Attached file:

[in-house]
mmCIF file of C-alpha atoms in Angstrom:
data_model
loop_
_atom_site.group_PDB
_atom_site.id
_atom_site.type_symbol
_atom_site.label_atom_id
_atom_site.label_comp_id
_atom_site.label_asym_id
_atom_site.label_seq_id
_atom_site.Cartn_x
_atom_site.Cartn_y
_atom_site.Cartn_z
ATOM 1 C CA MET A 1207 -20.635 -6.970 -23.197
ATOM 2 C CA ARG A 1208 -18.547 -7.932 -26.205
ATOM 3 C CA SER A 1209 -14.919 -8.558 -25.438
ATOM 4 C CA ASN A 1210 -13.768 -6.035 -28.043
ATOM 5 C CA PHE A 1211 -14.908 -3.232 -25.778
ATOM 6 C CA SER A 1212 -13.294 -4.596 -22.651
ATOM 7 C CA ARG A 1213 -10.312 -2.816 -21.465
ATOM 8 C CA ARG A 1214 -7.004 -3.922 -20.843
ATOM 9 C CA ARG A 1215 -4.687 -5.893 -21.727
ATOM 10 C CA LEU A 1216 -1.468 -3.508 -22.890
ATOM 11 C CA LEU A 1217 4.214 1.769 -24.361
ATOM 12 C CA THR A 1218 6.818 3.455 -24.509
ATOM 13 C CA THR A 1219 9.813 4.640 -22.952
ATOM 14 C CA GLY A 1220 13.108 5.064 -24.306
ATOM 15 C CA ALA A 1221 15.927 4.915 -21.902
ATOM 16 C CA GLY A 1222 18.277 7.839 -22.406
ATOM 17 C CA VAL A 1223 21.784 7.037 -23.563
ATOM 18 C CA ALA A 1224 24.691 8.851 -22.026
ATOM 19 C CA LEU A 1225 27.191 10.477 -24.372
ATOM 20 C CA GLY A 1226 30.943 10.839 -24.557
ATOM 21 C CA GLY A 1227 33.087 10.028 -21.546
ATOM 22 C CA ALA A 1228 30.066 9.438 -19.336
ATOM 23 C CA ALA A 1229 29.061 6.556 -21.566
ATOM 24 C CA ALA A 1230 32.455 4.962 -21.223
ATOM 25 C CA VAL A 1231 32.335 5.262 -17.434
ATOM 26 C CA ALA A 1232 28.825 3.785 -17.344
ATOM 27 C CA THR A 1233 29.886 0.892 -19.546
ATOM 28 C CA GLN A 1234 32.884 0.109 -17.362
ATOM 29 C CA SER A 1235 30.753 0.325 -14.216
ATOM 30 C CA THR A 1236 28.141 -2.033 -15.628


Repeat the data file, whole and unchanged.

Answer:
[in-house]
mmCIF file of C-alpha atoms in Angstrom:
data_model
loop_
_atom_site.group_PDB
_atom_site.id
_atom_site.type_symbol
_atom_site.label_atom_id
_atom_site.label_comp_id
_atom_site.label_asym_id
_atom_site.label_seq_id
_atom_site.Cartn_x
_atom_site.Cartn_y
_atom_site.Cartn_z
ATOM 1 C CA MET A 1207 -20.635 -6.970 -23.197
ATOM 2 C CA ARG A 1208 -18.547 -7.932 -26.205
ATOM 3 C CA SER A 1209 -14.919 -8.558 -25.438
ATOM 4 C CA ASN A 1210 -13.768 -6.035 -28.043
ATOM 5 C CA PHE A 1211 -14.908 -3.232 -25.778
ATOM 6 C CA SER A 1212 -13.294 -4.596 -22.651
ATOM 7 C CA ARG A 1213 -10.312 -2.816 -21.465
ATOM 8 C CA ARG A 1214 -7.004 -3.922 -20.843
ATOM 9 C CA ARG A 1215 -4.687 -5.893 -21.727
ATOM 10 C CA LEU A 1216 -1.468 -3.508 -22.890
ATOM 11 C CA LEU A 1217 4.214 1.769 -24.361
ATOM 12 C CA THR A 1218 6.818 3.455 -24.509
ATOM 13 C CA THR A 1219 9.813 4.640 -22.952
ATOM 14 C CA GLY A 1220 13.108 5.064 -24.306
ATOM 15 C CA ALA A 1221 15.927 4.915 -21.902
ATOM 16 C CA GLY A 1222 18.277 7.839 -22.406
ATOM 17 C CA VAL A 1223 21.784 7.037 -23.563
ATOM 18 C CA ALA A 1224 24.691 8.851 -22.026
ATOM 19 C CA LEU A 1225 27.191 10.477 -24.372
ATOM 20 C CA GLY A 1226 30.943 10.839 -24.557
ATOM 21 C CA GLY A 1227 33.087 10.028 -21.546
ATOM 22 C CA ALA A 1228 30.066 9.438 -19.336
ATOM 23 C CA ALA A 1229 29.061 6.556 -21.566
ATOM 24 C CA ALA A 1230 32.455 4.962 -21.223
ATOM 25 C CA VAL A 1231 32.335 5.262 -17.434
ATOM 26 C CA ALA A 1232 28.825 3.785 -17.344
ATOM 27 C CA THR A 1233 29.886 0.892 -19.546
ATOM 28 C CA GLN A 1234 32.884 0.109 -17.362
ATOM 29 C CA SER A 1235 30.753 0.325 -14.216
ATOM 30 C CA THR A 1236 28.141 -2.033 -15.628